Tuesday, March 27, 2007

The Quebec Election, the day after

Jean Charest has proven that a politician can win and lose at the same time. He won the most seats but it was a near run thing including in his own riding and he took a hammering from the electorate. The only thing that saved his bacon was Mario Dumont. If he had not done so well we would be looking at a PQ government today and possibly a majority. Make no mistake, this was not an endorsement of Mr. Charest, his government, or federalism. The result is that Mr. Charest has been mortally wounded. If he sticks around the Liberals lose the next time, which will probably be within a year to 18 months.

Mario Dumont won but I do not envy him his next task. His near victory last night will attract alot of media glare onto him and his party, including the seperatist press who are not happy he usurped the PQ. Expect them to make his life Hell for the next few months. In addition, he has to take a bunch of political neophytes and mold them into a viable government in waiting within a year. That is difficult at the best of times but it will be even more difficult because his caucus and his party have their share of wingnuts who the media will just love to focus on.

The PQ lost but they were not destroyed. Writing their political epitaph is a little premature. Seperatism is not dead in Quebec and as long as that is the case the PQ will always be a force to be reckoned with.

As far as the implications of last night for the federal scene everything has been thrown for a loop.

Mr. Harper's Quebec strategy suffered a major failure last night. Despite all that he did for Mr. Charest over the last year, from the nation vote to the recent budget the PLQ could only muster one-third of the vote and the Quebec National Assembly is now dominated by parties whose devotion to Canada is conditional to non-existent.

In addition, Mr. Harper's actions this past year, culminating with a budget that could have been written by Mr. Charest, has inextricably linked Mr. Harper and Mr. Charest inside and outside Quebec. That is not good news for Mr. Harper because Mr. Charest has become a millstone around his neck. He is going to have a difficult time severing that link and it will probably cost him.

As well, several commentators have argued that Mr. Dumont's rise is great for Mr. Harper because they are a natural fit ideologically. It is true but Mr. Harper better be careful. Mr. Dumont stood shoulder to shoulder with Parizeau and Bouchard during the last referendum and he has never repudiated his desire for Quebec separation. He has just "softened" it a bit and renamed it "autonomy" which if you look closely looks alot like Rene Leveques' idea of sovereignty association. In addition, Mr. Dumont's brand of conservatism has a nasty streak to it. During this election he played to the fears of pur laine francophones who believe the Frenchness of Quebec is being eroded by immigrants, particularly those of colour.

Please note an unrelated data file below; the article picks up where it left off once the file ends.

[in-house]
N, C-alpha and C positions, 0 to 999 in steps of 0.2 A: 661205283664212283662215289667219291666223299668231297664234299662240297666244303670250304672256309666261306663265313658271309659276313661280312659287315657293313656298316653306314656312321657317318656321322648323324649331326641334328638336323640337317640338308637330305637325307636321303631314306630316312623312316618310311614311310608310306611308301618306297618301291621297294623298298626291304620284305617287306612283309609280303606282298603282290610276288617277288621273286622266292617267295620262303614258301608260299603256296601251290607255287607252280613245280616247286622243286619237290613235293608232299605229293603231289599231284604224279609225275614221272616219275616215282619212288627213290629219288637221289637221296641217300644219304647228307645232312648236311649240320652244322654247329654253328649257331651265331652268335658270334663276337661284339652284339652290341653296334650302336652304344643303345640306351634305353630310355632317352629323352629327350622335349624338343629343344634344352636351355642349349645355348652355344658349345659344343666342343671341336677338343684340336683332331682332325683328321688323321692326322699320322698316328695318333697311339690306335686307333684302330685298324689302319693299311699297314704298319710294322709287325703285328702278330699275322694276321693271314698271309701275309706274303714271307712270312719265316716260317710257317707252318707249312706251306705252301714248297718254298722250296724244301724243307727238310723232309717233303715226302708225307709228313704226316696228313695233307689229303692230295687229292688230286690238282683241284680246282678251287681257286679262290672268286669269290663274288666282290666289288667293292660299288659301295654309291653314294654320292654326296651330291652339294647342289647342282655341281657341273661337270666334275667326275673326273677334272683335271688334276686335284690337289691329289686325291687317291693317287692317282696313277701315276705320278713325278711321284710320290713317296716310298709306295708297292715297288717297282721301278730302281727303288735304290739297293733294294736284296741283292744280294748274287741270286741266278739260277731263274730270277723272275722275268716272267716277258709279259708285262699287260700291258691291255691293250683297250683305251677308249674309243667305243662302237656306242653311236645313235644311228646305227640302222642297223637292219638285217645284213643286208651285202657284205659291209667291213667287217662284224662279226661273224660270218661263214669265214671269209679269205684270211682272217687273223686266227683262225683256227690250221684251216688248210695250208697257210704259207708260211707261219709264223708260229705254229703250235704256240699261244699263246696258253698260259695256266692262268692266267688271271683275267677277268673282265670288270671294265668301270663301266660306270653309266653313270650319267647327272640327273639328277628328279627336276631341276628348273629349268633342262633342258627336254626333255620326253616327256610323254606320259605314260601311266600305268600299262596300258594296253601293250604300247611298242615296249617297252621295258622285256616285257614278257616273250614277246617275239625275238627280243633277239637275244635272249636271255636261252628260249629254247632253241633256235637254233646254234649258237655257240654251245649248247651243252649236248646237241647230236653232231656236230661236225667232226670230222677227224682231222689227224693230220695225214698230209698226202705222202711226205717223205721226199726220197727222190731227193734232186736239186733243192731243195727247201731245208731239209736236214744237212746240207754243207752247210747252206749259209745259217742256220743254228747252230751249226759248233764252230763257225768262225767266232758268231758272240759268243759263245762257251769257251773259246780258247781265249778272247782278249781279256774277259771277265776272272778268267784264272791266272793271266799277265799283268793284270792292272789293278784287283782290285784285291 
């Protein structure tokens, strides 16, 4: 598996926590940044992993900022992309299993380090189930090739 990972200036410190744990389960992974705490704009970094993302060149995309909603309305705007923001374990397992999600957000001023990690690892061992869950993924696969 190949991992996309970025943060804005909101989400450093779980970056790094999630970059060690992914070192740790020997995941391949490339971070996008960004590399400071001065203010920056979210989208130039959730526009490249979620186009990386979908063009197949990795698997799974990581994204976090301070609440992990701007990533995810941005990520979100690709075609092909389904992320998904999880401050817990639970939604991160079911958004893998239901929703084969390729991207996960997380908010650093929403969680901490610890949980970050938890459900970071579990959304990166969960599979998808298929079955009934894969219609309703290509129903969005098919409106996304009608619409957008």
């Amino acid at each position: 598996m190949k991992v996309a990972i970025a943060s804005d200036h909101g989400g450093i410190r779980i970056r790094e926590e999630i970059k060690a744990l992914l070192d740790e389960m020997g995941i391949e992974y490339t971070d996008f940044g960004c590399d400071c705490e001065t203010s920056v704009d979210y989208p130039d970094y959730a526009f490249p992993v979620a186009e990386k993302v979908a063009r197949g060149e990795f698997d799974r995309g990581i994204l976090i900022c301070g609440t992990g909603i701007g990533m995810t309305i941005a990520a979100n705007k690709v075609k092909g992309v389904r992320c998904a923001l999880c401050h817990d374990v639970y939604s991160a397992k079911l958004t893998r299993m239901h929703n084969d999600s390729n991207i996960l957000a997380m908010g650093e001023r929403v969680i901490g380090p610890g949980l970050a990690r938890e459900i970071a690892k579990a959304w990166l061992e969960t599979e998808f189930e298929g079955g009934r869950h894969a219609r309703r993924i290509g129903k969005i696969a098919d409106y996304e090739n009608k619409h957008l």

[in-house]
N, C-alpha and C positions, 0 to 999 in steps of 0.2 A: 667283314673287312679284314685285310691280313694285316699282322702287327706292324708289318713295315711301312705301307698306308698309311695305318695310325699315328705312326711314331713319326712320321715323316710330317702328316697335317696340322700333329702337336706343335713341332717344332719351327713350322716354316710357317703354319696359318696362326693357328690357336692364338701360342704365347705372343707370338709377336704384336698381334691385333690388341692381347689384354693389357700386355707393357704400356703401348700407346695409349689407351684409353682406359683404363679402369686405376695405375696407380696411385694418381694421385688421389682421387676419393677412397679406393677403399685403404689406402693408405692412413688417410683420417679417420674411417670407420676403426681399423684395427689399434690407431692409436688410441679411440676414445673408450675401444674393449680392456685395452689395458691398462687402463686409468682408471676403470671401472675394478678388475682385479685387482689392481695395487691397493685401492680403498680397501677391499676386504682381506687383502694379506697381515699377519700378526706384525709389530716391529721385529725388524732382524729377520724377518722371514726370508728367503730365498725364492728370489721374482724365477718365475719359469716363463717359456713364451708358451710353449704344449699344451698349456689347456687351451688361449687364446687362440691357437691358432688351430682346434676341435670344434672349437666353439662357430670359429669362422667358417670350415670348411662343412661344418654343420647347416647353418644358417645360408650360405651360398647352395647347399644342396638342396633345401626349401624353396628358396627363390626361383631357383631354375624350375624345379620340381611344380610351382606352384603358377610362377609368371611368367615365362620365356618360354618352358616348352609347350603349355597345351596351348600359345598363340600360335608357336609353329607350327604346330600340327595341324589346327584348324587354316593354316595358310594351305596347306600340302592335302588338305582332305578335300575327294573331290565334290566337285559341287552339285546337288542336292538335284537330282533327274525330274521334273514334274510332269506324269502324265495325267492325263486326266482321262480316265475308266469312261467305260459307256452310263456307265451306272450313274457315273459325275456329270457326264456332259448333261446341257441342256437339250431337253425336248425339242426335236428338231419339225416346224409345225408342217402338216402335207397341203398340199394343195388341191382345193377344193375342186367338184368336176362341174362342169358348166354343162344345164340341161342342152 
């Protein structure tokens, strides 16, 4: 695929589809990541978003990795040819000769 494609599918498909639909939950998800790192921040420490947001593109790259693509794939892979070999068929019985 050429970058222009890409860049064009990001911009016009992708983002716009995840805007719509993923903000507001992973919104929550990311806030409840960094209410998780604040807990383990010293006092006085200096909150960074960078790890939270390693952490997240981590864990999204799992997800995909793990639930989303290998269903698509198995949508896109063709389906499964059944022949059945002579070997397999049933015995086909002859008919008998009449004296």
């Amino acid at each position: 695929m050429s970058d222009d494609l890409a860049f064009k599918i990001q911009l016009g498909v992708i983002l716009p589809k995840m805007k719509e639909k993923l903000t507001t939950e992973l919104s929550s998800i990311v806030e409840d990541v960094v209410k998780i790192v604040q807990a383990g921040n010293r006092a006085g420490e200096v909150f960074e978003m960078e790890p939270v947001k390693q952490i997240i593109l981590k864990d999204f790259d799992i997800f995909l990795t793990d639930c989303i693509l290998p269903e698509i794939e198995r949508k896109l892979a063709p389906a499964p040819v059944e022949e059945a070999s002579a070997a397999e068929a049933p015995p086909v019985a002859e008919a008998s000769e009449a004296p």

Those two factors hold a trap for Mr. Harper in the broader Canadian context if he gets too close to Mr. Dumont.

In short, Mr. Harper does not have anybody in Quebec it can turn to for support in the next election. Mr. Harper will be running away from Mr. Charest as fast as he can and he will have to keep his distance from Mr. Dumont so as not to alienate voters in the rest of Canada who may not like him consorting with a known seperatist and a possible bigot.

I am not certain about the implications of last nights events for the Bloc. Last night separatists and soft nationalists decided to support an alternative to the PQ. Fortunately for the Bloc no such alternative exists at the federal level. Unfortunately for the Bloc, Mr. Harper has taken some of the wind out of their sales with regard to the Bloc's constant whines about Quebec being the victim of the federal government and federalism. Without them, the Bloc may not be able to come up with an election platform that resonates with Quebecers.

The Liberals come out of last night's election relatively unscathed. Mr. Dion has no ties with either Mr. Charest or Mr. Dumont. That means he will not have to deal with any of the baggage that comes with them. It also means he will not have anybody to turn to for support in the province either but I would argue that being a native son would mitigate the negative effects of that somewhat.

As well, there is a very good chance that the Quebec part of the next federal election will not feature yet another tired debate about separation, a fiscal imbalance, or Quebec's place in Canada. Quebecers indicated last night that they do not want to talk about the first topic and Mr. Harper has taken the other two off the table for the foreseeable future. So the topics of conversation during the next election could very well be the same in Quebec as the rest of the country, namely, the competing policies from the various parties regarding the environment, crime, Afghanistan, social policy, health and child care. In that situation the Liberals are at least on a level playing field with the Conservatives and I would argue that they might even have an advantage in key areas of the country, including Quebec.

Last night was a bad night for federalism and it could change the dynamic of the upcoming federal election is a way no one thought possible a month ago.


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